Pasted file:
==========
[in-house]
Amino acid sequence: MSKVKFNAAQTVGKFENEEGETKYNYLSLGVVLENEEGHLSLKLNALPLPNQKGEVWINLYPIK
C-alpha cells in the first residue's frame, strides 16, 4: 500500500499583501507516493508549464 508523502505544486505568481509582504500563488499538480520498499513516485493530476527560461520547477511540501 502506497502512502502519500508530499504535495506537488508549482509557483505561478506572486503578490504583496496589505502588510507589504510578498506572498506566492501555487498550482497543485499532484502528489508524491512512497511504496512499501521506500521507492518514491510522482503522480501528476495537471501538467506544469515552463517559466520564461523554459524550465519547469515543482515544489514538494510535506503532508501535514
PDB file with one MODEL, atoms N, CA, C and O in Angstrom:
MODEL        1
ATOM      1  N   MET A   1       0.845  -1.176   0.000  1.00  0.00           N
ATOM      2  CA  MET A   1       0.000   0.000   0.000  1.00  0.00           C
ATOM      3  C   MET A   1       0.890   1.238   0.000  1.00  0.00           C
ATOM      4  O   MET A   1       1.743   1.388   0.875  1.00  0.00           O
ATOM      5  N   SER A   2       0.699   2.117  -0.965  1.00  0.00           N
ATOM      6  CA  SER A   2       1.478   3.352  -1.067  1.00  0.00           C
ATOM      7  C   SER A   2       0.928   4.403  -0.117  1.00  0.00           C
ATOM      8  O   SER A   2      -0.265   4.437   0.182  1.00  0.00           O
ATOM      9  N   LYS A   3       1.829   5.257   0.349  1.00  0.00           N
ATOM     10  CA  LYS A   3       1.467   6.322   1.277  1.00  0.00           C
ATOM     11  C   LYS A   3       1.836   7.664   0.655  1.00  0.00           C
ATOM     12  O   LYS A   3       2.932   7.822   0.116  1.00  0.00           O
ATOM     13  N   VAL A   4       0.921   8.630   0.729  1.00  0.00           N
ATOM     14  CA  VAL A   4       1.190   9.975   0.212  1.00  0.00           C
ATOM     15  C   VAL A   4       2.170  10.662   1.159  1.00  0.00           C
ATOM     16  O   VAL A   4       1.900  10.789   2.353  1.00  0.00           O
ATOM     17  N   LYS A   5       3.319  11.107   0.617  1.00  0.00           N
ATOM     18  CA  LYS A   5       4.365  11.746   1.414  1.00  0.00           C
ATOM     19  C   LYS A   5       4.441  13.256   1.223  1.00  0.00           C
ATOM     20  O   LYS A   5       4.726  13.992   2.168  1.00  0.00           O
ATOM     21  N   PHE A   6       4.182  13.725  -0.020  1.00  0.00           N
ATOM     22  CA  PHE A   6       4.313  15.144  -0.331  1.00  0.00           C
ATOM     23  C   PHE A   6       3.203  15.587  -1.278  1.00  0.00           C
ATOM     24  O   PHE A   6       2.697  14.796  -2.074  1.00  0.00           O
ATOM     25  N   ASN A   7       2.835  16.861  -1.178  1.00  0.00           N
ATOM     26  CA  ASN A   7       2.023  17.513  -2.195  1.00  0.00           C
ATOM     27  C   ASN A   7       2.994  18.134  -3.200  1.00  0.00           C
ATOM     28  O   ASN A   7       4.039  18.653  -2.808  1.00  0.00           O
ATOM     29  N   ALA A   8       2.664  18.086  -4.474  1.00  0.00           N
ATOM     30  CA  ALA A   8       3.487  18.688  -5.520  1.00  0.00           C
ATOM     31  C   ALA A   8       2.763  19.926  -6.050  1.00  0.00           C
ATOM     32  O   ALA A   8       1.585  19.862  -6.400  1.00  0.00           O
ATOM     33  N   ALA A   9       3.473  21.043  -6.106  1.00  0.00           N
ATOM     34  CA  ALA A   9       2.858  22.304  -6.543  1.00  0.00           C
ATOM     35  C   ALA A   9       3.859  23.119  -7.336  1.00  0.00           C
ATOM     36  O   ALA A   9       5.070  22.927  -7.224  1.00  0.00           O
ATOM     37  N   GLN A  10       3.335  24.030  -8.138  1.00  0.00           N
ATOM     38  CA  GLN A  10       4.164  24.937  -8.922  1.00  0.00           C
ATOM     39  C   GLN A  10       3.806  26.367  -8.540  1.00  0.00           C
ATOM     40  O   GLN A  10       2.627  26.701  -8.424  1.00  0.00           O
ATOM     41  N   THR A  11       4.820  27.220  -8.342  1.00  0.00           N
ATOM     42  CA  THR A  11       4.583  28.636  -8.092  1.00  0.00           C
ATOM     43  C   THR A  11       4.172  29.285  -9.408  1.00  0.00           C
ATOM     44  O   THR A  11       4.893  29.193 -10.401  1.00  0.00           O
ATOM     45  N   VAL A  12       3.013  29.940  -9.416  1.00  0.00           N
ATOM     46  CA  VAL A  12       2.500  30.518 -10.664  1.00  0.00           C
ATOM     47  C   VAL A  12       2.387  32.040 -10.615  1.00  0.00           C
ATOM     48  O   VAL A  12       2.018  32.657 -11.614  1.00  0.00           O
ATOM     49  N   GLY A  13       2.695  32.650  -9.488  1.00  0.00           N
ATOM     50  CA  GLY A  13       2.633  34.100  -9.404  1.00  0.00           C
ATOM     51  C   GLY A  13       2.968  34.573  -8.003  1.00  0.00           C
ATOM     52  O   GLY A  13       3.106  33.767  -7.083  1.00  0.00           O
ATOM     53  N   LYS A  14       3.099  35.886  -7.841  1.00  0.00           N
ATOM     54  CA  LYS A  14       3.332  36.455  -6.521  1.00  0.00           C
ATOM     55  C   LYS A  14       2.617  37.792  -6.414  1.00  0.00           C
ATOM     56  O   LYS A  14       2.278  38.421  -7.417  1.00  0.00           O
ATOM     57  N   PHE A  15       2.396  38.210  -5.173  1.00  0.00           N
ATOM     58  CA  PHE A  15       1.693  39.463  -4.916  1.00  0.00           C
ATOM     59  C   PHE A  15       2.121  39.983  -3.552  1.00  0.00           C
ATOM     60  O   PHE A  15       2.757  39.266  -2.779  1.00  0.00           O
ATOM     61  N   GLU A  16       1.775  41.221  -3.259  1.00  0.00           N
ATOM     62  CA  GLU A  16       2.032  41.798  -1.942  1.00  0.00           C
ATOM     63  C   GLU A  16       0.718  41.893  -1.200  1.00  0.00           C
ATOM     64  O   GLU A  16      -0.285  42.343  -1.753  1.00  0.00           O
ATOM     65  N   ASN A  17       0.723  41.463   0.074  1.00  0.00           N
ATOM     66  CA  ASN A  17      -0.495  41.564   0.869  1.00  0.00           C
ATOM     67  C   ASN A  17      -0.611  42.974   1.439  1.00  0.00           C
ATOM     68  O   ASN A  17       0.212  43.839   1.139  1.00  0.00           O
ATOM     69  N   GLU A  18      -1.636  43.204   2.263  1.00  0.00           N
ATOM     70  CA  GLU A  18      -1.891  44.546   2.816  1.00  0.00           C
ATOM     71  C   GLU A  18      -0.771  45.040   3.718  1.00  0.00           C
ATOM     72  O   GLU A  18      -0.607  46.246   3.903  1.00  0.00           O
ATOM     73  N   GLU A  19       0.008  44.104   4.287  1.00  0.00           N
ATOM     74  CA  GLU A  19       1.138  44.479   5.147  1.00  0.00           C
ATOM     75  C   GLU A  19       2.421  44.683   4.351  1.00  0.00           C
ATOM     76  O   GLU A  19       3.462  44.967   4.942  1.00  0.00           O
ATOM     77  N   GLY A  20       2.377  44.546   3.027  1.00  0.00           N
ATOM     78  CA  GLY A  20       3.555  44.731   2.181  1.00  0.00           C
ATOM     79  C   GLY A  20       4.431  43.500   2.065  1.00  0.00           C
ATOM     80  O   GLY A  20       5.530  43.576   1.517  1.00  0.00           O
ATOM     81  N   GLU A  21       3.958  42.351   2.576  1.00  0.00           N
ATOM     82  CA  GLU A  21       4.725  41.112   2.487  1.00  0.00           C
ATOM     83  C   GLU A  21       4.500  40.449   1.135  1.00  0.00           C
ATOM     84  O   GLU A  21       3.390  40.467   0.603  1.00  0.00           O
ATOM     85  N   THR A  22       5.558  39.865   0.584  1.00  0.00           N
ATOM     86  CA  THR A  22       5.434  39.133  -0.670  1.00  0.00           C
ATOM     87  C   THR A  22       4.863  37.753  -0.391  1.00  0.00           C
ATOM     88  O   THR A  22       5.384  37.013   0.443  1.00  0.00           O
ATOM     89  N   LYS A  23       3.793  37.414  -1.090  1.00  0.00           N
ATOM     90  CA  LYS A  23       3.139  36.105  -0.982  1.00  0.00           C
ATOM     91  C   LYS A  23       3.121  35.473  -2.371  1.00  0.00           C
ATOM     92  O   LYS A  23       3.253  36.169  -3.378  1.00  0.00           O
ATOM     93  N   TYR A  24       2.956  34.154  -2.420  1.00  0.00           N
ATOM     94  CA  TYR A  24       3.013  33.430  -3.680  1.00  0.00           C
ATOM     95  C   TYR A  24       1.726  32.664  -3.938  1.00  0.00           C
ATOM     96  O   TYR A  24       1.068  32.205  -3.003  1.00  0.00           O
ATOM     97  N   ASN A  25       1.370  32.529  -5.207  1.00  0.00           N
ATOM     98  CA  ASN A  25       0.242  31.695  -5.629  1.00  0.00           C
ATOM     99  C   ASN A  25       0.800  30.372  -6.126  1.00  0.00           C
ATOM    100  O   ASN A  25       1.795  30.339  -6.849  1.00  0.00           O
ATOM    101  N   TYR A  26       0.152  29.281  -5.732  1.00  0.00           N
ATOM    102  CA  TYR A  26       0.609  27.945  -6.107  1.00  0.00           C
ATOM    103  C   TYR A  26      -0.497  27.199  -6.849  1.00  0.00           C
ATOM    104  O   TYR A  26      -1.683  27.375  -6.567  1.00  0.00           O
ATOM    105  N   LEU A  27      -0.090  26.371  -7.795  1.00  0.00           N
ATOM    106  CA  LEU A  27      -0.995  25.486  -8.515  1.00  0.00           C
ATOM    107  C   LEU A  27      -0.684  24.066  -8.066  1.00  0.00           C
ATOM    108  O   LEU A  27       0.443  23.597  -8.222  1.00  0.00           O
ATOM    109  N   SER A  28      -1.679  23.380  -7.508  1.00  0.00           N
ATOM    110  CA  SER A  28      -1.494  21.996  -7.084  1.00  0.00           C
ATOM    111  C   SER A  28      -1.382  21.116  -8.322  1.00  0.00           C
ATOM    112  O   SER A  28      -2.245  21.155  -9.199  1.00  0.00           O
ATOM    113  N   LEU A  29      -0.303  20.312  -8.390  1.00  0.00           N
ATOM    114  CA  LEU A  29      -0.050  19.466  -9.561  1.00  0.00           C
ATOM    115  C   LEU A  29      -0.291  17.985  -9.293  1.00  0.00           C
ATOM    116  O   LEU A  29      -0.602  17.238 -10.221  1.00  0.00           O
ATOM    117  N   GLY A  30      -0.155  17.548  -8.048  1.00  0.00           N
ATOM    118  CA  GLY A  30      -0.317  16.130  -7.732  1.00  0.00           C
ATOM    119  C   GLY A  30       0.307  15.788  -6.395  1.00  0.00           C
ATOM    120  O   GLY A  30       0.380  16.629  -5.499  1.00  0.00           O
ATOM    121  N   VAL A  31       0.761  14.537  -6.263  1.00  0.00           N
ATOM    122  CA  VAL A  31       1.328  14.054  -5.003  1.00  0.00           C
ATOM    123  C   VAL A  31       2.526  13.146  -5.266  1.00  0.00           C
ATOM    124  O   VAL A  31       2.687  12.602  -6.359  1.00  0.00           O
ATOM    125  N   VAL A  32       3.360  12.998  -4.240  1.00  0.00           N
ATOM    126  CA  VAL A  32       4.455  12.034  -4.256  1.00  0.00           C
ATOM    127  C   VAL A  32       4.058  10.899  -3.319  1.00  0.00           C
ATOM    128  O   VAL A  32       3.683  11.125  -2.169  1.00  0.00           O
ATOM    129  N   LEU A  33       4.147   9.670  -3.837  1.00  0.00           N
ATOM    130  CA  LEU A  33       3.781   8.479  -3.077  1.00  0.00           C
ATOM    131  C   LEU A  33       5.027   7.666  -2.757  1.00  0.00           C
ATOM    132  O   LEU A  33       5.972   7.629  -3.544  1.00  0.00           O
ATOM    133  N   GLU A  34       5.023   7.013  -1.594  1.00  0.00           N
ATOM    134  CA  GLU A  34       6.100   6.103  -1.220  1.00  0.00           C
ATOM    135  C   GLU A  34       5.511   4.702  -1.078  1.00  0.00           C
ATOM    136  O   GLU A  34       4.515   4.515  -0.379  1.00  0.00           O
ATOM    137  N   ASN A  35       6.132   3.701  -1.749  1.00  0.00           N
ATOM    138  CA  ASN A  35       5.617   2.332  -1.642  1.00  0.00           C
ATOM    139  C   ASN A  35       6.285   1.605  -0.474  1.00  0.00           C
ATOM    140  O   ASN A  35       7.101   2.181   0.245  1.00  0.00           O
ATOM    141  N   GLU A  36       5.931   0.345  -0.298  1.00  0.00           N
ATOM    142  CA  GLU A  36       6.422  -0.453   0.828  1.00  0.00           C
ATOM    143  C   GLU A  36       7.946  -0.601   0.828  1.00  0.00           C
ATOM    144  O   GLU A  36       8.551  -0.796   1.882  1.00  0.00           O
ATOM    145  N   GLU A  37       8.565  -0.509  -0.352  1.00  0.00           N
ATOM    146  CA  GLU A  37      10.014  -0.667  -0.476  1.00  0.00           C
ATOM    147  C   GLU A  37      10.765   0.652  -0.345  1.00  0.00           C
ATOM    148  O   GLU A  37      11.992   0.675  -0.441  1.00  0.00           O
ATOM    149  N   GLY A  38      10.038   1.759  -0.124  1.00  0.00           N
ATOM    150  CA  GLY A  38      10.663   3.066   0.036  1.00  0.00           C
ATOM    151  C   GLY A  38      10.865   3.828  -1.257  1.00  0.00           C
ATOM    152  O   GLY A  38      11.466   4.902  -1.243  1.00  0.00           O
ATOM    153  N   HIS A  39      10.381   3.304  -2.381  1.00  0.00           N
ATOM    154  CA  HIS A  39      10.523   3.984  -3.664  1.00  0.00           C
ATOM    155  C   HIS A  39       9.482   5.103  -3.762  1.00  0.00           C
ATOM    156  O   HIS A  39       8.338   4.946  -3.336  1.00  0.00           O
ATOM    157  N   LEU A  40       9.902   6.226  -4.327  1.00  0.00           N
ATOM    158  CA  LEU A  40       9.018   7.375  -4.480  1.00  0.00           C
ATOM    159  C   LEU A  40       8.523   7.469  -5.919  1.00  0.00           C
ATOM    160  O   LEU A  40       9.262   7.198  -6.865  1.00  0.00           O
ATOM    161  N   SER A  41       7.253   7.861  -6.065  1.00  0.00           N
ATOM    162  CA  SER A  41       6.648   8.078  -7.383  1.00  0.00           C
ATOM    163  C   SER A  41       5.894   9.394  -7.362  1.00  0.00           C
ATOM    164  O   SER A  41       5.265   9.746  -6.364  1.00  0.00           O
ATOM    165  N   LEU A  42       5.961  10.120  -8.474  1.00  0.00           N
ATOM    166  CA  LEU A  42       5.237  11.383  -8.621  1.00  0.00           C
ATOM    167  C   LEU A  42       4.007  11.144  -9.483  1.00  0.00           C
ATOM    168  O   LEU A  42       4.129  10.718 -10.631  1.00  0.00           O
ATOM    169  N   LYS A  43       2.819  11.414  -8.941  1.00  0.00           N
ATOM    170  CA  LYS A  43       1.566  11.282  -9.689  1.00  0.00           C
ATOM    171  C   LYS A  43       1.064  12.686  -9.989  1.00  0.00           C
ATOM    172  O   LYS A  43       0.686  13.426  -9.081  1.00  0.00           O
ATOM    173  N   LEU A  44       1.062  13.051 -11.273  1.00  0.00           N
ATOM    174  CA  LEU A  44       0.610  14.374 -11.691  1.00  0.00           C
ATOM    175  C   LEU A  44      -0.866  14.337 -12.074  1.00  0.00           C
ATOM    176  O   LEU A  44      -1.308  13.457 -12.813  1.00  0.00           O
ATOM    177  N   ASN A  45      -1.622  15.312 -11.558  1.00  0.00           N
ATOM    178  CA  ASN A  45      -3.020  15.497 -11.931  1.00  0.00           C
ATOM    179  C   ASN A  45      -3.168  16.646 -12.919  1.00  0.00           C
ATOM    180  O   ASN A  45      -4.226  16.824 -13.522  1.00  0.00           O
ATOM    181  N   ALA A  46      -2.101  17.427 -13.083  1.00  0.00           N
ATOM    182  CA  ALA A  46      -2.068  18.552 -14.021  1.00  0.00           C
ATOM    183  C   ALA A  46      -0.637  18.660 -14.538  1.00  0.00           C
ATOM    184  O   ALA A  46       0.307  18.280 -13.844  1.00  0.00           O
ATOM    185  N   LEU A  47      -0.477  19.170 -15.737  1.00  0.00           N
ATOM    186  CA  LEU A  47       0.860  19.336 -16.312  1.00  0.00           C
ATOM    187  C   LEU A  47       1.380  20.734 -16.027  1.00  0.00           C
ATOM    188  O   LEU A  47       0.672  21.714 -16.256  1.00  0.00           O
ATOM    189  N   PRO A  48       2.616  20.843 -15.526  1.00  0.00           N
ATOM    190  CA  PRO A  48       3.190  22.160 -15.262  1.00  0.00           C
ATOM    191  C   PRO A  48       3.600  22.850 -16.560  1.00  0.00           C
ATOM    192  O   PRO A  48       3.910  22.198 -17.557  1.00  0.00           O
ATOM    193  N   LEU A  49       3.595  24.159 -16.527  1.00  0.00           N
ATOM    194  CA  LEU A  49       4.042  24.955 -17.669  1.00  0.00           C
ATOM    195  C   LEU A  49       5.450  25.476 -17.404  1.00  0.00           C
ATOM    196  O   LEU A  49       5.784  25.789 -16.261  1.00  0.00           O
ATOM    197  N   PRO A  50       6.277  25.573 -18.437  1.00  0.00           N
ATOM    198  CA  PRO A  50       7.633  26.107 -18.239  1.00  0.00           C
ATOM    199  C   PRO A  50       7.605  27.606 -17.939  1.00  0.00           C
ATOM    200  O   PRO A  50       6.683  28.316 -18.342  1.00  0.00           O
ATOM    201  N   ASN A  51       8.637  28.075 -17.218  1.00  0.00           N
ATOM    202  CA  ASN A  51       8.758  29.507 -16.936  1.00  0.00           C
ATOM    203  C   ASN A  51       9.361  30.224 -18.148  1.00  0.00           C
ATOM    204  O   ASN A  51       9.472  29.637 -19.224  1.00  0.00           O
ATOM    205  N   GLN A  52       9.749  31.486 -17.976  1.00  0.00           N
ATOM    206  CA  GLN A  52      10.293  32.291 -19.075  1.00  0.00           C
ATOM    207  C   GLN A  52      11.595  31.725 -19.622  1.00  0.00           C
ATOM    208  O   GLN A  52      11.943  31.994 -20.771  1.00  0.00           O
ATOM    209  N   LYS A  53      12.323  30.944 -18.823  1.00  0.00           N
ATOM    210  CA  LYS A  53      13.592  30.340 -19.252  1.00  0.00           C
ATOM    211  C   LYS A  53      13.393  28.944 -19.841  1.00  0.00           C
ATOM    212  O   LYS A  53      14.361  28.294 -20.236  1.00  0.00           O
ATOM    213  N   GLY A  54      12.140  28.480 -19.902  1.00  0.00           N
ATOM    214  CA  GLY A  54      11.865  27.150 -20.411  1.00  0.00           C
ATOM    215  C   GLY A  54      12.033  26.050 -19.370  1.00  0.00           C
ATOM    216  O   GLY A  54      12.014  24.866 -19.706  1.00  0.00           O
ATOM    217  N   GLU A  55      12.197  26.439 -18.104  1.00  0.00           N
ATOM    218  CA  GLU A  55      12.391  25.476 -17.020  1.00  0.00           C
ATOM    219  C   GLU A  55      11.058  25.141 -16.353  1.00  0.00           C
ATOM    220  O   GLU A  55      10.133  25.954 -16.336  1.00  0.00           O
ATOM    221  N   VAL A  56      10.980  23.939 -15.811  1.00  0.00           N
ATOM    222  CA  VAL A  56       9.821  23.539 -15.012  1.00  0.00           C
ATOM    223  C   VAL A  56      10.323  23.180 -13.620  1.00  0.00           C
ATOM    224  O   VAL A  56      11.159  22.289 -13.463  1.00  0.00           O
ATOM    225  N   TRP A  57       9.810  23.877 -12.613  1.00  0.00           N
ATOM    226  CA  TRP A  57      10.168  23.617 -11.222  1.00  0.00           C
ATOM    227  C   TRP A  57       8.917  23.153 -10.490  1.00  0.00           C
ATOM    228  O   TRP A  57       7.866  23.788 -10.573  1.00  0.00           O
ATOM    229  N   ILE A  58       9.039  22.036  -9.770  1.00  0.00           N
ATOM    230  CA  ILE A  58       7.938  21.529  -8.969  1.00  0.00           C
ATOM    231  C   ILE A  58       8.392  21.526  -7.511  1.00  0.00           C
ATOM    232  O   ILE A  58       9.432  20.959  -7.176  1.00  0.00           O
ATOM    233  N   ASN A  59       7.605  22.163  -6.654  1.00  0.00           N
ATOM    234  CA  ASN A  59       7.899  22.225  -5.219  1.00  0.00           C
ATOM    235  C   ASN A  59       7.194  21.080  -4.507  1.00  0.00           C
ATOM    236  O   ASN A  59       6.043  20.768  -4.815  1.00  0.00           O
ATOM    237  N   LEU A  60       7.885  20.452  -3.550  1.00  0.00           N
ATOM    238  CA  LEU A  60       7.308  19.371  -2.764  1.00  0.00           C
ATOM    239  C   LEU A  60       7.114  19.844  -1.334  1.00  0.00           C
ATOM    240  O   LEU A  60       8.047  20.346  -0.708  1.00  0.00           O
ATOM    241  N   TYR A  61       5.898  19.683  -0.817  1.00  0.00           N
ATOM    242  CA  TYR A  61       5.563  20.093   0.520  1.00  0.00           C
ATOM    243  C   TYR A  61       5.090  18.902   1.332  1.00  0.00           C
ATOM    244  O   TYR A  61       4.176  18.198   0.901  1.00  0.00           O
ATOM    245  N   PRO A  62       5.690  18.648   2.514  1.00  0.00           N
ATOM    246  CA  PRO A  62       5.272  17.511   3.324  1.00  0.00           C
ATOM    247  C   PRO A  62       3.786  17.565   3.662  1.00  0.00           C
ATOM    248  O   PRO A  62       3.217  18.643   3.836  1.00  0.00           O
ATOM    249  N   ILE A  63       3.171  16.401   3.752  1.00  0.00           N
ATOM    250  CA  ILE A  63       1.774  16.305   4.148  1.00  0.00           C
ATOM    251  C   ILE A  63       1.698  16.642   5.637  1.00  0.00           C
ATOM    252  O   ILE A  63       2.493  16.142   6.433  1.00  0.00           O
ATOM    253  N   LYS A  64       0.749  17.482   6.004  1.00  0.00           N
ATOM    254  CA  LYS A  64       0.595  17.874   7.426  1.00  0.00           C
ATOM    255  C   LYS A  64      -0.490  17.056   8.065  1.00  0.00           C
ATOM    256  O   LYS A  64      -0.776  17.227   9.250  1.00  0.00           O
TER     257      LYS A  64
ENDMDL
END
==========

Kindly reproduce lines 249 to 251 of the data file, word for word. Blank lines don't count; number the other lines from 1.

ATOM    244  O   TYR A  61       4.176  18.198   0.901  1.00  0.00           O
ATOM    245  N   PRO A  62       5.690  18.648   2.514  1.00  0.00           N
ATOM    246  CA  PRO A  62       5.272  17.511   3.324  1.00  0.00           C